Qualcomm, Ericsson, and TIM demonstrated just how far a line-of-site mmWave connection can reach, which could make fixed-wireless access more practical. Qualcomm’s Gautam Sheoran explains in the video interview.
Fixed wireless access (FWA) could bring the internet to underserved areas. FWA reduces the amount of fiber needed to connect homes, schools, and businesses to the internet. Indeed, connecting everyone can’t come soon enough given the need for remote working and learning. While many people talk about government funding to get everyone connected, engineers continue develop the technology that can make connectivity easier and less expensive than running fiber everywhere.
While some people complain that only wired connections are acceptable, wireless internet continues to improve. 5G mmWave is one such technology, but it has suffered from short range. Recently, Qualcomm, Ericsson, and TIM have joined forces to provide 1 Gbps data rates at a distance of 6.5 km. There is, of course, a tradeoff between data rate and distance. In the video interview, Qualcomm’s Gautam Sheoran explains how the tests were conducted.
Performed in Rome, the tests used an Ericsson base station and a customer premise equipment (CPE) from Casa Systems built around a Qualcomm Snapdragon X55 5G modem and QTM927 mmWave antenna. Sheoran explains that these tests were more than simple physical-layer bit-error-rate (BER) tests. The data was encapsulated in packets higher up the protocol stack.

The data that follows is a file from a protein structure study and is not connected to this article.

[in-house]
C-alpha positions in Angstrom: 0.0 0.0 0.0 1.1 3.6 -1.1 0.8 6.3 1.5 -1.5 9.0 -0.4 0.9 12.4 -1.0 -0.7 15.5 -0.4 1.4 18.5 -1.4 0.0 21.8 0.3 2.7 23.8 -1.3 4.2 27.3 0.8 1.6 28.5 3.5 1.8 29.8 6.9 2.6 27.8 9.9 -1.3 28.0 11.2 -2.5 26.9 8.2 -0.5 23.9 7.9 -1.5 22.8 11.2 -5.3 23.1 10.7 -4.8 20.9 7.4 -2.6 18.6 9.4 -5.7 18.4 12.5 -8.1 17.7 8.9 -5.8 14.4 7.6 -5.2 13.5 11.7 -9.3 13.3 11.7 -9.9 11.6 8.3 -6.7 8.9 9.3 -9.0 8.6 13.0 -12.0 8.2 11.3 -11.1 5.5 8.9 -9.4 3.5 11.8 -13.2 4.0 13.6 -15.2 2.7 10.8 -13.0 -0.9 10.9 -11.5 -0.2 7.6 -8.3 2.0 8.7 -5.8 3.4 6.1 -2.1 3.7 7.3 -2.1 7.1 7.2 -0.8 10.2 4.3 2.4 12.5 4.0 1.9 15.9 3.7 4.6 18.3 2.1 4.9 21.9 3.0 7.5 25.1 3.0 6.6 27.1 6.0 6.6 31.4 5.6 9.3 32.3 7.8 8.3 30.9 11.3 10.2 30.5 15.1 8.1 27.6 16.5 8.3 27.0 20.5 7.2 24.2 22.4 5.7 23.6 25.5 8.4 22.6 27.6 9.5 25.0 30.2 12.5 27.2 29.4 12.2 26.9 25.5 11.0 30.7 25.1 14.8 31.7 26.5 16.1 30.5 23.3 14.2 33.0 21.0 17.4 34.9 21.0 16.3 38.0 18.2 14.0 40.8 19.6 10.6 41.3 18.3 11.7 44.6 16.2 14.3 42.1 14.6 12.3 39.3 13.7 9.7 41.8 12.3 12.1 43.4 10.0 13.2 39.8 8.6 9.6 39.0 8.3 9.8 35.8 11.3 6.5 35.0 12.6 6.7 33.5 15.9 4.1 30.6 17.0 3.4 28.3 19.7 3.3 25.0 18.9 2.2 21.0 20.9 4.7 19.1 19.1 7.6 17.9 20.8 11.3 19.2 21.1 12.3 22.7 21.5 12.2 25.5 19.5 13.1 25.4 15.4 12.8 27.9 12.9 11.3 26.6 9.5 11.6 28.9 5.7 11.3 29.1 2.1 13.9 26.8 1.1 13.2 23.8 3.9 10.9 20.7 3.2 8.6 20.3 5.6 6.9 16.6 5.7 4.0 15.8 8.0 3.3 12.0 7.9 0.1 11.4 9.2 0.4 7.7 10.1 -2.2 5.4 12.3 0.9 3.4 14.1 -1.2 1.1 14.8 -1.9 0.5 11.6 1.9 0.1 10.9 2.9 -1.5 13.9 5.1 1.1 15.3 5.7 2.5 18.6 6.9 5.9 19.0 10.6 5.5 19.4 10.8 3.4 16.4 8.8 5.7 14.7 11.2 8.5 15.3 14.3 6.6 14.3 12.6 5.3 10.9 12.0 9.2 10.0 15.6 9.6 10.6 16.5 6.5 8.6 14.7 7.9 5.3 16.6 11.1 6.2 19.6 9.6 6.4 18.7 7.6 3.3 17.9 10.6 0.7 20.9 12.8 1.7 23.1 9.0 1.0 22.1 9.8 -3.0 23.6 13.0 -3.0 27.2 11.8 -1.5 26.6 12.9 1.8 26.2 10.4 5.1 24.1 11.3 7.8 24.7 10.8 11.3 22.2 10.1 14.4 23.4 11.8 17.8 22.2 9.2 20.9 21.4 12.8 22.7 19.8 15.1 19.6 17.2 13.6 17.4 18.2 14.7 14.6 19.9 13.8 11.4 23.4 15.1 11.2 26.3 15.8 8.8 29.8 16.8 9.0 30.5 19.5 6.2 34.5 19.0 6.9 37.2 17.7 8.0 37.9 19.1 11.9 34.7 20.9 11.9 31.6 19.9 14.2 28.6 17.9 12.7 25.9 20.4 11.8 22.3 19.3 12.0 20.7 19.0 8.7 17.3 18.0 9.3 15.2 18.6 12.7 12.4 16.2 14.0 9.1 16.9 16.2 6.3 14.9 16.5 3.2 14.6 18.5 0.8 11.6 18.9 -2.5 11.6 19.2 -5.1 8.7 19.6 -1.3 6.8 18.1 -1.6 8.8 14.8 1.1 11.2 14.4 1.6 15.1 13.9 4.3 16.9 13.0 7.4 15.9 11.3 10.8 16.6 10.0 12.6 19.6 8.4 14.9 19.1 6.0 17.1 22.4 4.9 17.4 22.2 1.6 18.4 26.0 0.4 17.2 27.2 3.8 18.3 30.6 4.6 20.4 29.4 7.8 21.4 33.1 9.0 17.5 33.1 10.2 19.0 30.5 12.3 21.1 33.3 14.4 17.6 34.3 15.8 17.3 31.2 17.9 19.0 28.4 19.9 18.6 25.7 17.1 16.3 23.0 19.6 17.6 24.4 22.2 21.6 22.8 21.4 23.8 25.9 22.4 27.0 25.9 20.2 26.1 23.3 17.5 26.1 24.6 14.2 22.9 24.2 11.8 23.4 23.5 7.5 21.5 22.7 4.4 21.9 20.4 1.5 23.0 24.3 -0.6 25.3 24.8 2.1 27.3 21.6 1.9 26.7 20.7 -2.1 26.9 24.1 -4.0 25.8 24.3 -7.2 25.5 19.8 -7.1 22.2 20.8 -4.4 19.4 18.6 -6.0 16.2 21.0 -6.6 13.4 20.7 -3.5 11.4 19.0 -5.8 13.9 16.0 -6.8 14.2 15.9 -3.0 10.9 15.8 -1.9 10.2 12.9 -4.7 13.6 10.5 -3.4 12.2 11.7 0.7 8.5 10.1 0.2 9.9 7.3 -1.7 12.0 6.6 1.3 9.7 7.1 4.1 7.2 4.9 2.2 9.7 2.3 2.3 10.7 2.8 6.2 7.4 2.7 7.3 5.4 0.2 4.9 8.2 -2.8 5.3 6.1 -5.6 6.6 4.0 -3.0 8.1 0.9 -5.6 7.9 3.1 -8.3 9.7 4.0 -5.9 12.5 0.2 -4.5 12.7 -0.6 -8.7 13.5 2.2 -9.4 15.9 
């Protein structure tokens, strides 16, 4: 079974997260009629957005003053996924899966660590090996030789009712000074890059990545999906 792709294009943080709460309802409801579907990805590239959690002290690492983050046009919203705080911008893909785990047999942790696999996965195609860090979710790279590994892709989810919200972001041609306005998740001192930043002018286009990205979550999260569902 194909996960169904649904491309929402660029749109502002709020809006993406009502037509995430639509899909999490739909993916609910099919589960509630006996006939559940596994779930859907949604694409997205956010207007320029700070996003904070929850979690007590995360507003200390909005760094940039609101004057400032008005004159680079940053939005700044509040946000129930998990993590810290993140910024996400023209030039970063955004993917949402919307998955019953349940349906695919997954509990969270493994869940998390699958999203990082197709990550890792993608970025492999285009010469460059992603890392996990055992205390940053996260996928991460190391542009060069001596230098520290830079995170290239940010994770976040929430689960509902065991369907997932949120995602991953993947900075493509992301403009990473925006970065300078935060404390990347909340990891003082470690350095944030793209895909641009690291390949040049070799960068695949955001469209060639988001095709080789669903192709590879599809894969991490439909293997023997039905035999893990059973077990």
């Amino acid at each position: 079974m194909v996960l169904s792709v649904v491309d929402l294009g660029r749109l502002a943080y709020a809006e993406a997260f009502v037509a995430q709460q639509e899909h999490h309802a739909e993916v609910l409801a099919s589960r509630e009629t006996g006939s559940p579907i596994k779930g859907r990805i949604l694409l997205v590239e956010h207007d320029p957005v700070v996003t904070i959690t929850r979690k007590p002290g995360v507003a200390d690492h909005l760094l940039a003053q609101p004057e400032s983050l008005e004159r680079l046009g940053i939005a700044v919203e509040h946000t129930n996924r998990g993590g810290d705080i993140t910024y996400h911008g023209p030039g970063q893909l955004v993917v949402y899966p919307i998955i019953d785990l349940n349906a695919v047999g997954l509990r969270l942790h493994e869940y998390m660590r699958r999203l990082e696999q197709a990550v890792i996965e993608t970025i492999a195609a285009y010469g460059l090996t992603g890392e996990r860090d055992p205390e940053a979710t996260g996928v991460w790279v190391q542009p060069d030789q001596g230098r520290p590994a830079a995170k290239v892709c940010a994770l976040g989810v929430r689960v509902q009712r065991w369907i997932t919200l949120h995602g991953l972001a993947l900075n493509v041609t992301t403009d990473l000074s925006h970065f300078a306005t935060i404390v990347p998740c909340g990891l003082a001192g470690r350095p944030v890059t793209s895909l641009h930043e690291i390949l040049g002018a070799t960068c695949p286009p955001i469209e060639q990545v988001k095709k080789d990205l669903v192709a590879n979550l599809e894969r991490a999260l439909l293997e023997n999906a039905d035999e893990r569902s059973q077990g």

These tests showed what’s possible, though under the best of conditions. The tests operated using a line-of-sight rooftop setup under a clear sky. While a rooftop antenna will give the best results, it’s not always practical, especially in apartment houses. There, a window-mount might be possible. Even that might not be feasible, forcing users install indoor antennas. Unfortunately, that will reduce range resulting from signal losses through windows.
This test is one of several that Qualcomm has conducted. See target=”_blank”>5G FWA reaches 5 km: What’s behind it? for an interview with Qualcomm’s Mohammed Al Khairy.
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